Posterior Mediastinum

by Darren Salmi, MD, MS

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    00:01 Although we've already seen the mediastinum.

    00:03 We're going to revisit the posterior mediastinum.

    00:06 Starting with some superficial stuff, then some deep stuff.

    00:09 Now that we've had a greater understanding of the rest of the mediastinum.

    00:15 So let's go back and look at the vagus nerves.

    00:19 So the vagus nerves, as we know are descending from the neck area down into the thorax, and eventually into the abdomen.

    00:25 And here we see the right vagus nerve, and the left vagus nerve.

    00:30 And we also know that there are what are called recurrent branches.

    00:34 Recurrent laryngeal branches that we're going to deal with.

    00:37 But before we see those, we know that distally they're going to form a plexus over the esophagus called the esophageal plexus.

    00:46 But that recurrent laryngeal that we saw is wrapping under the aortic arch on the left.

    00:52 But the aortic arch is an asymmetric structure.

    00:54 So let's look at this in a little bit greater detail.

    00:58 On the right side, we see the right vagus nerve coming down to the level of the right subclavian artery.

    01:05 And then if we blink that out, we can actually see the right recurrent laryngeal nerve here wrapping underneath the right subclavian artery to head back towards the trachea in the larynx.

    01:17 But on the left side is quite a bit different.

    01:19 We have the left vagus nerve coming down a lot further before it gives off the left recurrent laryngeal nerve.

    01:28 And that's because of embryology essentially.

    01:32 The recurrent laryngeal nerve started out very symmetric early in development, but because of regression of some right sided structures, and ended up higher up underneath the subclavian.

    01:42 But on the left side, we had that thing called the ductus which becomes ligamentum arteriosum.

    01:48 And it sort of traps the left recurrent laryngeal nerve underneath the aortic arch.

    01:55 Now, let's look at some deep structures of the posterior mediastinum.

    02:01 If we look deeply into the posterior mediastinum, we see a lot of important veins.

    02:06 We already know that the IVC is bringing deoxygenated blood from below the heart.

    02:12 And the SVC is bringing deoxygenated blood from above the heart.

    02:17 What about the area in between? That's something we have to deal with.

    02:21 Importantly, we have intercostal veins in between.

    02:24 And what they're going to do is drain into the Azygous veins.

    02:28 And on the right side, they can drain directly into the azygous because it's a right sided structure.

    02:34 But on the left, they have to do something a little different.

    02:37 Inferiorly, they're going to drain into the Hemiazygous vein.

    02:41 And then superiorly into the accessory hemiazygous vein, and those will cross over the midline, over to the right side to reach the azygous vein.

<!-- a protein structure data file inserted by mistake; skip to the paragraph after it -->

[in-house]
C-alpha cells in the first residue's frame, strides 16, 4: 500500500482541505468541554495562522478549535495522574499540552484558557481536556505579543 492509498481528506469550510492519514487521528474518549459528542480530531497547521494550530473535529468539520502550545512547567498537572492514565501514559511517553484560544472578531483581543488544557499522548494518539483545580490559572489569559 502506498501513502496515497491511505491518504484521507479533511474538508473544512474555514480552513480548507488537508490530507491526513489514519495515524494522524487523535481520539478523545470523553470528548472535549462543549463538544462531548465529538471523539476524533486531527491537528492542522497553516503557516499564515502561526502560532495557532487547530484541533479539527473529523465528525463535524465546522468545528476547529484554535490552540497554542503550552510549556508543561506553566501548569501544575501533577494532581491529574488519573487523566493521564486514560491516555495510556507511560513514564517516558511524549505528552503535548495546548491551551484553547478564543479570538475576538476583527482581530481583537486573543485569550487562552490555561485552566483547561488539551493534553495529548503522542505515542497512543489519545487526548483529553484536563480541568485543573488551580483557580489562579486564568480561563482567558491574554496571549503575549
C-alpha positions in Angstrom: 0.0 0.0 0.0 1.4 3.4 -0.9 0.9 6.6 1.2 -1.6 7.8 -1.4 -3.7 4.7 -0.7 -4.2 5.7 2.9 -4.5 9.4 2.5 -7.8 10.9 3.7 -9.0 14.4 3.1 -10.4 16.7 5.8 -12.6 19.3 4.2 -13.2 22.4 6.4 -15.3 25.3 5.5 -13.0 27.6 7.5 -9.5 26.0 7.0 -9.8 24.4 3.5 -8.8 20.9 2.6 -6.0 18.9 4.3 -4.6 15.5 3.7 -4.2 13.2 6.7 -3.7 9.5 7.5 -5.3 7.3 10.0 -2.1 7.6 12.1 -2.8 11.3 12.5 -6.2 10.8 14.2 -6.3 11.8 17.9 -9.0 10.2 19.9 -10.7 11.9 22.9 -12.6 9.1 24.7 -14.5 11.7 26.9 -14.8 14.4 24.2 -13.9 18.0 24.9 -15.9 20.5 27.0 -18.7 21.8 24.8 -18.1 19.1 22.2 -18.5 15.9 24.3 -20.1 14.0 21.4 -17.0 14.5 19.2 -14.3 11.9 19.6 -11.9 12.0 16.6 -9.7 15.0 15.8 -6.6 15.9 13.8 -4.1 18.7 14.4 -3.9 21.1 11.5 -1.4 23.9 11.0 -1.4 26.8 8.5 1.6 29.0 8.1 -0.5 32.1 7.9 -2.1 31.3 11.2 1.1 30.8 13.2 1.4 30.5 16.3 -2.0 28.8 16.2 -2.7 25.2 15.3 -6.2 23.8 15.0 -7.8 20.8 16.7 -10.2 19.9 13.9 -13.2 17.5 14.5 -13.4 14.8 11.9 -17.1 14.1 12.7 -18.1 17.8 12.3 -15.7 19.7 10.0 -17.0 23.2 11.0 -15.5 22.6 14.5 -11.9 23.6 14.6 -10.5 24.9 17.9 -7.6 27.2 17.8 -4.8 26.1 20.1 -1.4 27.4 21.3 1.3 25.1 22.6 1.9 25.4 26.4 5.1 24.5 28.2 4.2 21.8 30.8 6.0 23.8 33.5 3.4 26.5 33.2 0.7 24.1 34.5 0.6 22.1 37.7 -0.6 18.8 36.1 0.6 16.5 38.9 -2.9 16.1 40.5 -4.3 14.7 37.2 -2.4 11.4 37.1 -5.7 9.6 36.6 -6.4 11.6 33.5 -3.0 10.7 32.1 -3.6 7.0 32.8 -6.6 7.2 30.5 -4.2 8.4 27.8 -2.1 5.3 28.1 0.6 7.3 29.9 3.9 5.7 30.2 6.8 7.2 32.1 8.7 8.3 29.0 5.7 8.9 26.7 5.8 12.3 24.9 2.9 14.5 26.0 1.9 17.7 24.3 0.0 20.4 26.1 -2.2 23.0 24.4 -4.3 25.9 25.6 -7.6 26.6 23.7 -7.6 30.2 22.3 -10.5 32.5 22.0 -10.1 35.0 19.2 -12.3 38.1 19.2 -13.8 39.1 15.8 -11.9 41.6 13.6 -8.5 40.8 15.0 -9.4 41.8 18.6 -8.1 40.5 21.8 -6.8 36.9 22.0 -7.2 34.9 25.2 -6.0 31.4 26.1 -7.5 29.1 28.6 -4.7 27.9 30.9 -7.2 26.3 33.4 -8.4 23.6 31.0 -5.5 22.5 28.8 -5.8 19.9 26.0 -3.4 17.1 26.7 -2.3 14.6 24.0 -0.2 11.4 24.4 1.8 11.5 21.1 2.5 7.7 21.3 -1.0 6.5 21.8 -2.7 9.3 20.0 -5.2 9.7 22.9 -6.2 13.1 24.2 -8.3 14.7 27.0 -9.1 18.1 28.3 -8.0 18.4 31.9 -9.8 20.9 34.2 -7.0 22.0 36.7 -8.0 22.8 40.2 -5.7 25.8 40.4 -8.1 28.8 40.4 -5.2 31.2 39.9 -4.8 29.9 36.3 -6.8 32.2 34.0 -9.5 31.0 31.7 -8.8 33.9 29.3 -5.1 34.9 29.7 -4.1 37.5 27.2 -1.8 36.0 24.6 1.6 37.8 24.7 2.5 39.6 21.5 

02:51 If we look at a lateral view, we can see the arrangement of the SVC receiving this azygous vein from posterior.

    03:02 And there's also an exception to this rule, generally speaking, where the first also called supreme or highest intercostal artery takes a shortcut and instead drains directly into the brachiocephalic vein instead of the azygous vein Another important deep structure of the posterior mediastinum are the paired sympathetic trunks going along either side of the vertebral column, in between which will find a lymphatic structure called the thoracic duct.

    03:33 This thoracic duct is going to go all the way through the thorax up towards some venous structures.

    03:41 Notably, it's going to join at the junction of the left internal jugular vein and the left subclavian vein, so that all that lymphatic fluid it's draining can enter the venous system.

    03:53 So again, we have the thoracic duct draining most of the lymphatic fluid, especially all of this stuff coming from the abdomen.

    04:01 But we have a smaller duct on the right simply called the right lymphatic duct.

    04:06 And it's draining into the same location but on the right side.

    04:11 So what this does is essentially drain the right upper part of the body, including the right upper limb, right thorax, and right head and neck.

    04:21 Whereas, the thoracic duct handles essentially everything else.

    About the Lecture

    The lecture Posterior Mediastinum by Darren Salmi, MD, MS is from the course Thorax Anatomy.

    Included Quiz Questions

    1. Aortic arch
    2. Pulmonary trunk
    3. Azygos vein
    4. Hilum
    5. Subclavian artery
    1. SVC
    2. IVC
    3. Right atrium
    4. Left atrium
    5. Pulmonary trunk

    Author of lecture Posterior Mediastinum

     Darren Salmi, MD, MS

    Darren Salmi, MD, MS

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